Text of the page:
Inflammatory polyps at the back of the nose in the nasal part of the throat cause snuffles and snoring in some cats.  

Physical damage from foreign objects in the nose like grass seeds, cat bites or car accidents, or associated with severe dental disease will cause snuffles and nasal discharge in any age cat.  

More seriously, some cats develop tumours in the nasal passages or extending from other areas into the nose.   

 What tests can be done to find the cause of the disease?  We first do non-invasive tests, such as a blood test for cryptococcosis, a blood count, biochemistry or tests for feline Leukaemia virus and FIV. Then we consider a general anaesthetic to X-ray the nose and examine the nose, throat and mouth.  We take samples and look for bacteria, fungi, evidence of inflammation or cancer cells. If the teeth and gums are diseased a dental treatment often resolves the problem.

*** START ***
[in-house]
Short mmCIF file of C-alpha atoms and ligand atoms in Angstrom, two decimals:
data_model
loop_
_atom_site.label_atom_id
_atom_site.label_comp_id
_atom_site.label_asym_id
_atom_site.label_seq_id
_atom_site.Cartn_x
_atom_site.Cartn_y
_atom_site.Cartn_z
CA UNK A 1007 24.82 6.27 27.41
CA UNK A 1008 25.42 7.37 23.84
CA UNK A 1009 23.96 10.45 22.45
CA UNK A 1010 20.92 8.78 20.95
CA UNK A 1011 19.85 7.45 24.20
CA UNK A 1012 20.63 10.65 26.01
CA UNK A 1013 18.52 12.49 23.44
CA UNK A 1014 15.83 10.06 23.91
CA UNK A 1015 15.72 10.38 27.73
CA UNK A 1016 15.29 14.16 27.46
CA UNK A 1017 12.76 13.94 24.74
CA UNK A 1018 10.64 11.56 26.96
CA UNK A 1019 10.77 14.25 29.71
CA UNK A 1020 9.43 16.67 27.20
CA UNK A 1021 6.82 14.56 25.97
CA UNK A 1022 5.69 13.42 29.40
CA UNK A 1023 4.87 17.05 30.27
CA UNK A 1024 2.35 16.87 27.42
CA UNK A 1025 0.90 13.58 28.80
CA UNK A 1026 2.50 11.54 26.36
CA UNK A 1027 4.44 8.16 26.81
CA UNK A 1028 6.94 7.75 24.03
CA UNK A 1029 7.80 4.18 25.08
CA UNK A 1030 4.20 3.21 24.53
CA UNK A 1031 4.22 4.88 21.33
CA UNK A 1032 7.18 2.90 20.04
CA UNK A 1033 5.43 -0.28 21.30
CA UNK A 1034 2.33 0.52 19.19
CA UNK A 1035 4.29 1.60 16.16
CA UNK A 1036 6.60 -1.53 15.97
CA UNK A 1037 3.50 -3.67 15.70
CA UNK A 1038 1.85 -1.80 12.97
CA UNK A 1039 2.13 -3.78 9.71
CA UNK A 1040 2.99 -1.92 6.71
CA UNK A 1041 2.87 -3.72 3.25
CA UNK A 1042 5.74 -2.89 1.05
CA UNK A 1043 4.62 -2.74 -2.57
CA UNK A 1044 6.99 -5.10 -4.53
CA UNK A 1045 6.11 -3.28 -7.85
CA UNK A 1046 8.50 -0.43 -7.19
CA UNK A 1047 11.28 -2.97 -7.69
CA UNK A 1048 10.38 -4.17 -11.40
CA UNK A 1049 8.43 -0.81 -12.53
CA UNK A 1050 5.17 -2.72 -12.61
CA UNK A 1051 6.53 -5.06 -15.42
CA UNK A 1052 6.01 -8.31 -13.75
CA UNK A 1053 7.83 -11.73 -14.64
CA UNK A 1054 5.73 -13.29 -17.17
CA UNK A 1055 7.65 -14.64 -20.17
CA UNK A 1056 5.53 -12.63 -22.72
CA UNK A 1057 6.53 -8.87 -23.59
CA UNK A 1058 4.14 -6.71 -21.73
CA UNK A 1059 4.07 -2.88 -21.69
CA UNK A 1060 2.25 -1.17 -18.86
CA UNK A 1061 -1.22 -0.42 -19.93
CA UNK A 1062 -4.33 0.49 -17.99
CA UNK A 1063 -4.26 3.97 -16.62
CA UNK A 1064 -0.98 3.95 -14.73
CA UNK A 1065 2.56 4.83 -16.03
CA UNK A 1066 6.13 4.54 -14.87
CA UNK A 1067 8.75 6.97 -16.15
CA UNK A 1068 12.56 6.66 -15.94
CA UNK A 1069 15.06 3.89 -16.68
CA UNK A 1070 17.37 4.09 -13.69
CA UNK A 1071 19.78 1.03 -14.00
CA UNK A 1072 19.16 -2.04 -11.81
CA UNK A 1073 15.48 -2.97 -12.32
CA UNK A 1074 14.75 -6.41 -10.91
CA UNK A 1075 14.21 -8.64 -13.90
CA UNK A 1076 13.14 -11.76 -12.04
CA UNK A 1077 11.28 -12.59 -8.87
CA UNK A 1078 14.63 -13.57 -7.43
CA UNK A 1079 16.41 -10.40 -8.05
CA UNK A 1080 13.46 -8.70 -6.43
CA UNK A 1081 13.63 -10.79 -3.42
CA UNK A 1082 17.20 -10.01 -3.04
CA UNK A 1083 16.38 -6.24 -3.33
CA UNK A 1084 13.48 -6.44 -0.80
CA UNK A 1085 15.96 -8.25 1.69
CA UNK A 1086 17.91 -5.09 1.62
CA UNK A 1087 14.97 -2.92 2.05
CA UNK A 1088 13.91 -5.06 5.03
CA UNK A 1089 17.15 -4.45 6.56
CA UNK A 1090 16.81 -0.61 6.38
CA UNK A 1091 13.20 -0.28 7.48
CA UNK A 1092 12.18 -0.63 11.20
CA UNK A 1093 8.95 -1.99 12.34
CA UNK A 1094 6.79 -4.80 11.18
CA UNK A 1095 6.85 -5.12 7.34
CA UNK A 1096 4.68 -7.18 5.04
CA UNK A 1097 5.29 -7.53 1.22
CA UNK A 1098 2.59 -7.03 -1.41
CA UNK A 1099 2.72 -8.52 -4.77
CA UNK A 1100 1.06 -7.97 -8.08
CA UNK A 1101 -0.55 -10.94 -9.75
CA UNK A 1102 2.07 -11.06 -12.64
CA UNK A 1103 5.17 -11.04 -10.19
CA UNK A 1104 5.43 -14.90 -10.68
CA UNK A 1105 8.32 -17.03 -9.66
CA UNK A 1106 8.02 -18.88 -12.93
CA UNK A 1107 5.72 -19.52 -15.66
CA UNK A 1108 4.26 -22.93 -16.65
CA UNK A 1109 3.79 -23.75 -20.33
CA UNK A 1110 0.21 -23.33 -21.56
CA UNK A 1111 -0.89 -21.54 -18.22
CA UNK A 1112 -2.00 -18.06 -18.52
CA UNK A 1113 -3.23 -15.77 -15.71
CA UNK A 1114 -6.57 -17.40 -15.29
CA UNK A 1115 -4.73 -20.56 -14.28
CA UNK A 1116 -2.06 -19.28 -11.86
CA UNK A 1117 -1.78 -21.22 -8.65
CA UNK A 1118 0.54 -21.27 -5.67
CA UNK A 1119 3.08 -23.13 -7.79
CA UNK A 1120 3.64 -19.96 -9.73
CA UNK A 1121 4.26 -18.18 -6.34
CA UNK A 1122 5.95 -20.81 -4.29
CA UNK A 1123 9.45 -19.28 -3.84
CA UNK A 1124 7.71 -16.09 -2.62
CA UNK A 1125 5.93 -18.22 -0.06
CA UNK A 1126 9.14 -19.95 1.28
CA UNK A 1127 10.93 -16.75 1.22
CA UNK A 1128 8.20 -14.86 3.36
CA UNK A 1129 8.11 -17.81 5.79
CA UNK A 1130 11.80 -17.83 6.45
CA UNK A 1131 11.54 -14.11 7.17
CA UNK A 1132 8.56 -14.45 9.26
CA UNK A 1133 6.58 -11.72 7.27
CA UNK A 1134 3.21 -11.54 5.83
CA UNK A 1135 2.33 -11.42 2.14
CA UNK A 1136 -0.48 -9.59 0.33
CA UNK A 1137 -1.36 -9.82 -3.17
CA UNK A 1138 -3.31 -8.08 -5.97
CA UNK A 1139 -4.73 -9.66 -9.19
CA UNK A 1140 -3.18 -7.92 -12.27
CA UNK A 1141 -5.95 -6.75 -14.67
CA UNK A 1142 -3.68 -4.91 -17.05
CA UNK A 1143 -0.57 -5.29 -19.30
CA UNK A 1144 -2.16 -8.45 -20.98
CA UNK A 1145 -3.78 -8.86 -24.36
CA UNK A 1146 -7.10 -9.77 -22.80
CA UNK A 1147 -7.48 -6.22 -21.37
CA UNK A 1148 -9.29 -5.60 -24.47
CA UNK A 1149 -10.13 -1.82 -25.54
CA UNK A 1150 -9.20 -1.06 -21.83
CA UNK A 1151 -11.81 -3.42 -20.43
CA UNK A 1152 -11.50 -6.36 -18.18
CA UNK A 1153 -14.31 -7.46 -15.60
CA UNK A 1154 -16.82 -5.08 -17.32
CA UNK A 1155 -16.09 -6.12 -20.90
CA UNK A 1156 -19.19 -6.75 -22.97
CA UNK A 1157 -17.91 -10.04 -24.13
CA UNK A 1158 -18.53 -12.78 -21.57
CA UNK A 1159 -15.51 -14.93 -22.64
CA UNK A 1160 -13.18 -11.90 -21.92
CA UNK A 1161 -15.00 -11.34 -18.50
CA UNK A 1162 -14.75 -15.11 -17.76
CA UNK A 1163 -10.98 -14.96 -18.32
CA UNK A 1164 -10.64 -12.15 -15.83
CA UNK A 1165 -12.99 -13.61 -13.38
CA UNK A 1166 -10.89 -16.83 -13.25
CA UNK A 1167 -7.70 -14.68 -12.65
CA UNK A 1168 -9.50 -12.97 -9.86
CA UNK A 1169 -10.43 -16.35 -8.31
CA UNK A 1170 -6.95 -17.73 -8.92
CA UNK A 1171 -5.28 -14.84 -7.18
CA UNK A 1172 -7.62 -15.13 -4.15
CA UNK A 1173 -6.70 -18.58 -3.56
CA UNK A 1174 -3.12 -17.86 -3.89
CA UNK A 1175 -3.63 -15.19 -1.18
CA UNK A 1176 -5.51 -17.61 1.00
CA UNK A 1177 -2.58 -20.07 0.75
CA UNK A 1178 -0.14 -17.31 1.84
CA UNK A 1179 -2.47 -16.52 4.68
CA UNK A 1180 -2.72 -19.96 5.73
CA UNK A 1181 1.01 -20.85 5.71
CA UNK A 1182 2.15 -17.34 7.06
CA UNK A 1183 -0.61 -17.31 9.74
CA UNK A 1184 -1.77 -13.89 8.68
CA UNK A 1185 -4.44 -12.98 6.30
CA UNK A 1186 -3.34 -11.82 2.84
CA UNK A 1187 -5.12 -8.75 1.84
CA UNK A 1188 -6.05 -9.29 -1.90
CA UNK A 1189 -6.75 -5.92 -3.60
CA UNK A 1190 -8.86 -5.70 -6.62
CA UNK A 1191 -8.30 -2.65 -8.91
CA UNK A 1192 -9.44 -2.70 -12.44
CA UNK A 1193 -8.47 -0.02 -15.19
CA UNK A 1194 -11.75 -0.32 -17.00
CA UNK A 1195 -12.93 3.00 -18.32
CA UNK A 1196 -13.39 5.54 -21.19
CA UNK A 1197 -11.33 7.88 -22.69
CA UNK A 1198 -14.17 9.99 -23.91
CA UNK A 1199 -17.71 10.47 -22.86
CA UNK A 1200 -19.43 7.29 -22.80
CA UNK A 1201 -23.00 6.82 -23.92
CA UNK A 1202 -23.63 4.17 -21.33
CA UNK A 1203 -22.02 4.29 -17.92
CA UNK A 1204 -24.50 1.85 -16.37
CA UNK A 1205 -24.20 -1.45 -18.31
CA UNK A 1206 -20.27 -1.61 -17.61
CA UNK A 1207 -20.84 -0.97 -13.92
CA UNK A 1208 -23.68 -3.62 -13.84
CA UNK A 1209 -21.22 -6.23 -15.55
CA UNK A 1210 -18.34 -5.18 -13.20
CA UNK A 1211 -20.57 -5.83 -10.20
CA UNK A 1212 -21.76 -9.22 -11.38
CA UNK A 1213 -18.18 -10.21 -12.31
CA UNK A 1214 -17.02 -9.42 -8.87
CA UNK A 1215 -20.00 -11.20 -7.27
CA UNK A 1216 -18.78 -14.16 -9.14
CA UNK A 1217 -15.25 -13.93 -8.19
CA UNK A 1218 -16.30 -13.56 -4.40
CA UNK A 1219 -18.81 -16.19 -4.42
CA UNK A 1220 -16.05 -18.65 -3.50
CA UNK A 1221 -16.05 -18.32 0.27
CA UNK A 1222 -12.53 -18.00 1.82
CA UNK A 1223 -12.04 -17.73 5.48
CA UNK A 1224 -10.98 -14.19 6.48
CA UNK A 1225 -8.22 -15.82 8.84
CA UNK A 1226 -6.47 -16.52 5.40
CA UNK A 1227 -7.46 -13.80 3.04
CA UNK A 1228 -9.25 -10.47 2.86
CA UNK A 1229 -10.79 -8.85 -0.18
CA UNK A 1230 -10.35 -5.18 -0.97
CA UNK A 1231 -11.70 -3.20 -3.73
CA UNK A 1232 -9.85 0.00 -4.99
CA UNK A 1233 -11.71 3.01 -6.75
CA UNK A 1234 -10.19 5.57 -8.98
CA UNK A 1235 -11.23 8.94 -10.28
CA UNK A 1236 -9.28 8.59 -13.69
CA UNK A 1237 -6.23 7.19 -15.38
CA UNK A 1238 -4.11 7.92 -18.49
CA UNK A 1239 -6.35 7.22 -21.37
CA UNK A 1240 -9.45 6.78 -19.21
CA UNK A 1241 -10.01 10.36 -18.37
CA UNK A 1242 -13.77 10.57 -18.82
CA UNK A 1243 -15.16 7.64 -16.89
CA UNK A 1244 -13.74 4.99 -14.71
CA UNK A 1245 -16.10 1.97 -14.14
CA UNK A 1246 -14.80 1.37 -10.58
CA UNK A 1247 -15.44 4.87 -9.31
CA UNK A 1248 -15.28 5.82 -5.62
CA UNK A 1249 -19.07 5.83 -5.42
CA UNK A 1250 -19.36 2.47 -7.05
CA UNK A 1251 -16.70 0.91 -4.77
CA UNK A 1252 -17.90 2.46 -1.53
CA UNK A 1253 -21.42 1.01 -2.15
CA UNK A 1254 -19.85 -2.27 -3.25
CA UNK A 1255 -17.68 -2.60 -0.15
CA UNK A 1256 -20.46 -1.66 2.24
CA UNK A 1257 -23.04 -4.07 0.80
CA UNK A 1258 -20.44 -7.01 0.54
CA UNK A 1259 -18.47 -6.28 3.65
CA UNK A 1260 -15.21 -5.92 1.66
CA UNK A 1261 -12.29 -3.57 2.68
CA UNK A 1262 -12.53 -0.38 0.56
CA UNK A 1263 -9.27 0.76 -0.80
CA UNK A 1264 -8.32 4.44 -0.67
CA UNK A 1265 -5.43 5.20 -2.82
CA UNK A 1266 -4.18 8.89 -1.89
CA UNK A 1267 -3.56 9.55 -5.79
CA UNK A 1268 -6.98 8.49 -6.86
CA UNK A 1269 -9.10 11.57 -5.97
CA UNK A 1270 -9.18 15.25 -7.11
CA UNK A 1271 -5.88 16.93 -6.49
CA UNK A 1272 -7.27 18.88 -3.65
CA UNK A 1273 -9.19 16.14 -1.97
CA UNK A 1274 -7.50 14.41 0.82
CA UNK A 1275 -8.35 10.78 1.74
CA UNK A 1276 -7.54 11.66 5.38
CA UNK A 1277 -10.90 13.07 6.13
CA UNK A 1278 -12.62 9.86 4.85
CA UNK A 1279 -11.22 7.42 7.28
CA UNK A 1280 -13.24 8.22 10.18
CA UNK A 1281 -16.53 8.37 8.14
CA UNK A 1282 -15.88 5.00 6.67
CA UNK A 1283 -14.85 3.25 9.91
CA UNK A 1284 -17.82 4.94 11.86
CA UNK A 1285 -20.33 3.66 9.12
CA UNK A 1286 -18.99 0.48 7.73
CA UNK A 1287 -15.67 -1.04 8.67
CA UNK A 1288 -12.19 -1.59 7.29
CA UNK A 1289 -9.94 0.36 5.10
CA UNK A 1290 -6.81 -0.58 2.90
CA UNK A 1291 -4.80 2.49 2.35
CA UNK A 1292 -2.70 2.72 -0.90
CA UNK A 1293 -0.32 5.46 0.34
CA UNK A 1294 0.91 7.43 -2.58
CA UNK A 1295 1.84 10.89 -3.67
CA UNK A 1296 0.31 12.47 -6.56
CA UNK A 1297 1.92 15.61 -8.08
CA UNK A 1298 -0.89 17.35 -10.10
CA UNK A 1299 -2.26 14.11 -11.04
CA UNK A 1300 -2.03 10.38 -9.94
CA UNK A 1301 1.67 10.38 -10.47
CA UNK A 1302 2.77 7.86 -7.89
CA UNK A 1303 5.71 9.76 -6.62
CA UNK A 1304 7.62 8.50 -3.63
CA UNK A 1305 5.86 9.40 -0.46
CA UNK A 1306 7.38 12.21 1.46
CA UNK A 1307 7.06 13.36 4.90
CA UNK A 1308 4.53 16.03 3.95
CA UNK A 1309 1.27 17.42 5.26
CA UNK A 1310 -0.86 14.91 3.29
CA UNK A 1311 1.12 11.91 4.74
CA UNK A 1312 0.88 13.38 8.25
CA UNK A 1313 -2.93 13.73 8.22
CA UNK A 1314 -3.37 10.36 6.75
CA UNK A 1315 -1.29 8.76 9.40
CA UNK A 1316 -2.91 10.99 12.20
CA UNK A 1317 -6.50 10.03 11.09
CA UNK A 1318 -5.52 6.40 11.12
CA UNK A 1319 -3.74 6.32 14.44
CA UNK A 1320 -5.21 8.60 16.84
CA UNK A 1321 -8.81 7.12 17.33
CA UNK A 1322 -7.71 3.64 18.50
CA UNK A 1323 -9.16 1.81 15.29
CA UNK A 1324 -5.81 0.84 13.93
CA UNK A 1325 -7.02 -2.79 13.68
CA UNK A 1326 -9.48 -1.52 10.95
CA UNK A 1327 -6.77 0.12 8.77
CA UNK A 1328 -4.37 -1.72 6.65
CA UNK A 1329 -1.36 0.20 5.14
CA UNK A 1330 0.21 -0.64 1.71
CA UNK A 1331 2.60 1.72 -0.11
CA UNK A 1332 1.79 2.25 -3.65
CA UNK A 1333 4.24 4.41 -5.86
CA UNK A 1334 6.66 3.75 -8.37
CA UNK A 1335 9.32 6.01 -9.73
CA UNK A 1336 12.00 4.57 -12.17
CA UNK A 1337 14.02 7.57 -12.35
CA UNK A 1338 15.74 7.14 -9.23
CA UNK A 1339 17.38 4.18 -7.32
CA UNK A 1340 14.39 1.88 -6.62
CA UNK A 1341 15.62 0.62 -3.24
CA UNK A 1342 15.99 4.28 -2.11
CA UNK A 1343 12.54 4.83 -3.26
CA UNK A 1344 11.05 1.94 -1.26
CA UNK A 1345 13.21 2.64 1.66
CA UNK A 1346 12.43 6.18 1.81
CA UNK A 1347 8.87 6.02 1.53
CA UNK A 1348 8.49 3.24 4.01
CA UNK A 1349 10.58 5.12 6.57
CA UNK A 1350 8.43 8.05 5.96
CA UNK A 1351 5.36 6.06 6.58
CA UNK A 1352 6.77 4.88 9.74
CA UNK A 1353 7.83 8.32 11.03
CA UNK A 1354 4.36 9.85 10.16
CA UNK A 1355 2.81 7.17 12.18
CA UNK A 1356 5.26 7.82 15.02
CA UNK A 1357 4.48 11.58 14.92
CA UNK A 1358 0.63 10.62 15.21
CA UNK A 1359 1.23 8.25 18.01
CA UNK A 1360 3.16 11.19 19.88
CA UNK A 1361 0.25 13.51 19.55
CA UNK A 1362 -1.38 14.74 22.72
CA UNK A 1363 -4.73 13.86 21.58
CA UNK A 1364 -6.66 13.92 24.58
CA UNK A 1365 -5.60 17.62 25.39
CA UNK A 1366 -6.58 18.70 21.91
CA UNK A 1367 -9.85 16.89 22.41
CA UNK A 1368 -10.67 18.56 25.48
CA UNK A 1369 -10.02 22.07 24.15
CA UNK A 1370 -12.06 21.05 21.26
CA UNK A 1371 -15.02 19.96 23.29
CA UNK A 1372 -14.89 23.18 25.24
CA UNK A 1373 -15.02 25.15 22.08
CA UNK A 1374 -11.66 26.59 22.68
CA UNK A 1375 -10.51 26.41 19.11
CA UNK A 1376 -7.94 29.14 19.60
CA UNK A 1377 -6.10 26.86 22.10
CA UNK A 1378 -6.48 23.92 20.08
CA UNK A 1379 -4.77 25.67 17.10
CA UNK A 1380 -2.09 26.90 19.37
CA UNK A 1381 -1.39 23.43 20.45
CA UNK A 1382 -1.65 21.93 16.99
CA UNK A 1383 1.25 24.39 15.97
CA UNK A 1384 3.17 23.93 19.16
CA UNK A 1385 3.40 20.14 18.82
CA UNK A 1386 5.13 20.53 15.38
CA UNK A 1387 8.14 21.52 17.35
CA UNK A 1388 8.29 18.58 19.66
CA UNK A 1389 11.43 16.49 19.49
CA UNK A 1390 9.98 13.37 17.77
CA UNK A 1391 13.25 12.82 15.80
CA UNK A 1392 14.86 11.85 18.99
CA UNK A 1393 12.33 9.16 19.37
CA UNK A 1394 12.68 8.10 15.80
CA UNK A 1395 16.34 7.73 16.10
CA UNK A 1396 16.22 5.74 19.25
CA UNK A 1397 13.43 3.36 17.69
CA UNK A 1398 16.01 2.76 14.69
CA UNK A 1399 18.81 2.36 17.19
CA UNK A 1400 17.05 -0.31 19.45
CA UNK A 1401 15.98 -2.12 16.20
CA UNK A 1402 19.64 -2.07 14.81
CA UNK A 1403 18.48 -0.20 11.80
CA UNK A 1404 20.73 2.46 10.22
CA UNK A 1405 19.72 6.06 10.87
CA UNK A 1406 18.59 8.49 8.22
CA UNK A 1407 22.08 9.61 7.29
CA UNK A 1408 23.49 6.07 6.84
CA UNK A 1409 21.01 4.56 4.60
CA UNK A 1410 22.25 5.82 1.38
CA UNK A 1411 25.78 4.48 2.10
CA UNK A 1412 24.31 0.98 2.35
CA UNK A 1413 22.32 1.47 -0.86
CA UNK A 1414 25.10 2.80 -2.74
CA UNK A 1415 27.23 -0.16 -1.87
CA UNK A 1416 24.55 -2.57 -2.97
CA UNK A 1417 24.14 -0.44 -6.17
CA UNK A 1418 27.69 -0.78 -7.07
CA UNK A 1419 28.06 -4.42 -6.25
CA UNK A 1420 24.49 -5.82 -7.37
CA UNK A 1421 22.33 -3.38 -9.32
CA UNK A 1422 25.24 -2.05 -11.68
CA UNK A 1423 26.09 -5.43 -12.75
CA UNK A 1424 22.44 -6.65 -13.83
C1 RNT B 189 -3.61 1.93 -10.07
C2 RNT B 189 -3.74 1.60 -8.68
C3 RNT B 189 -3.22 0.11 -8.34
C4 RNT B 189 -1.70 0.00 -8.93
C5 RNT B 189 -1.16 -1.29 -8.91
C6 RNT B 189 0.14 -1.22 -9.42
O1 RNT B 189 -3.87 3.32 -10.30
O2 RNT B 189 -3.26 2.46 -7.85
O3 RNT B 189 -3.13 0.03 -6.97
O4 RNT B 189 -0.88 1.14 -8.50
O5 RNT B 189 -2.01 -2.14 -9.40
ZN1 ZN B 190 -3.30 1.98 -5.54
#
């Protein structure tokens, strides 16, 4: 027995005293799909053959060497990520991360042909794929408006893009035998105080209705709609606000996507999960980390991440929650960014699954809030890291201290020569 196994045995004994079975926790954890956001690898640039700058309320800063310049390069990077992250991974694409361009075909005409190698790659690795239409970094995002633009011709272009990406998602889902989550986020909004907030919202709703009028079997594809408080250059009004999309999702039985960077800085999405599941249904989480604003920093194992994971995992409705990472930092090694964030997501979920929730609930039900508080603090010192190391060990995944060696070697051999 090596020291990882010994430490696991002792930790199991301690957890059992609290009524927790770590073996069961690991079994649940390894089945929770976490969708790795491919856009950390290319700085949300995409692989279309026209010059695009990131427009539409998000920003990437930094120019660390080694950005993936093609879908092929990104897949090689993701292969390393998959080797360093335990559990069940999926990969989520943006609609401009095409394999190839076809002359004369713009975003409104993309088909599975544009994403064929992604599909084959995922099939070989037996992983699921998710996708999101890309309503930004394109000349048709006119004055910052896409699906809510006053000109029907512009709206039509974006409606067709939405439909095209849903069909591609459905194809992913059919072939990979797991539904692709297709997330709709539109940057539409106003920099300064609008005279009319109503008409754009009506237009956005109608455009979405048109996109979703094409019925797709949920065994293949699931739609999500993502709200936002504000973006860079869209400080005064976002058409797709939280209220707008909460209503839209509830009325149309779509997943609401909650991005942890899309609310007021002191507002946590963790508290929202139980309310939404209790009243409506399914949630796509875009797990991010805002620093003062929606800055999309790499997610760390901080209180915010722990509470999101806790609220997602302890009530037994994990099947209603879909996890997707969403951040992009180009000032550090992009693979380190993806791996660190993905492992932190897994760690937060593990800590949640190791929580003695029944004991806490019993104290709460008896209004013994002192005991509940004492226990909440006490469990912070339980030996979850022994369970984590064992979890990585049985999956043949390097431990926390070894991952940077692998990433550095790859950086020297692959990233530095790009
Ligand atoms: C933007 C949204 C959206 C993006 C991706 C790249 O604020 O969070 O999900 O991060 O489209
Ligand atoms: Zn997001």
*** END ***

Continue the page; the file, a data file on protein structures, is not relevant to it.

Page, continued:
We can control but not cure chronic bacterial rhinitis because the chronically damaged bones cannot be repaired.   Antibiotics reduce secondary bacterial infection and steam inhalation in a steamy bathroom or from a vaporiser helps clear the passages.  The most essential aspect of treatment is good nursing care: keeping the cat’s face clean and clear of discharge, and stimulating the appetite with warm, strong smelling foods.  

Other diseases require specific treatments. We remove polyps surgically, treat fungal diseases with antifungal drugs and control some cancers with chemotherapy.      

Why take your cat to a Cat Friendly Practice like Canberra Cat Vet?

Tuesday, September 16, 2014

Free dental check in Dental Health Month

Wednesday, August 06, 2014

August is dental health month at Canberra Cat Vet!

Bring your pet in for a free dental check this month and learn how to keep your cat’s mouth and teeth clean and healthy.

Dental health is essential to overall health in our cats.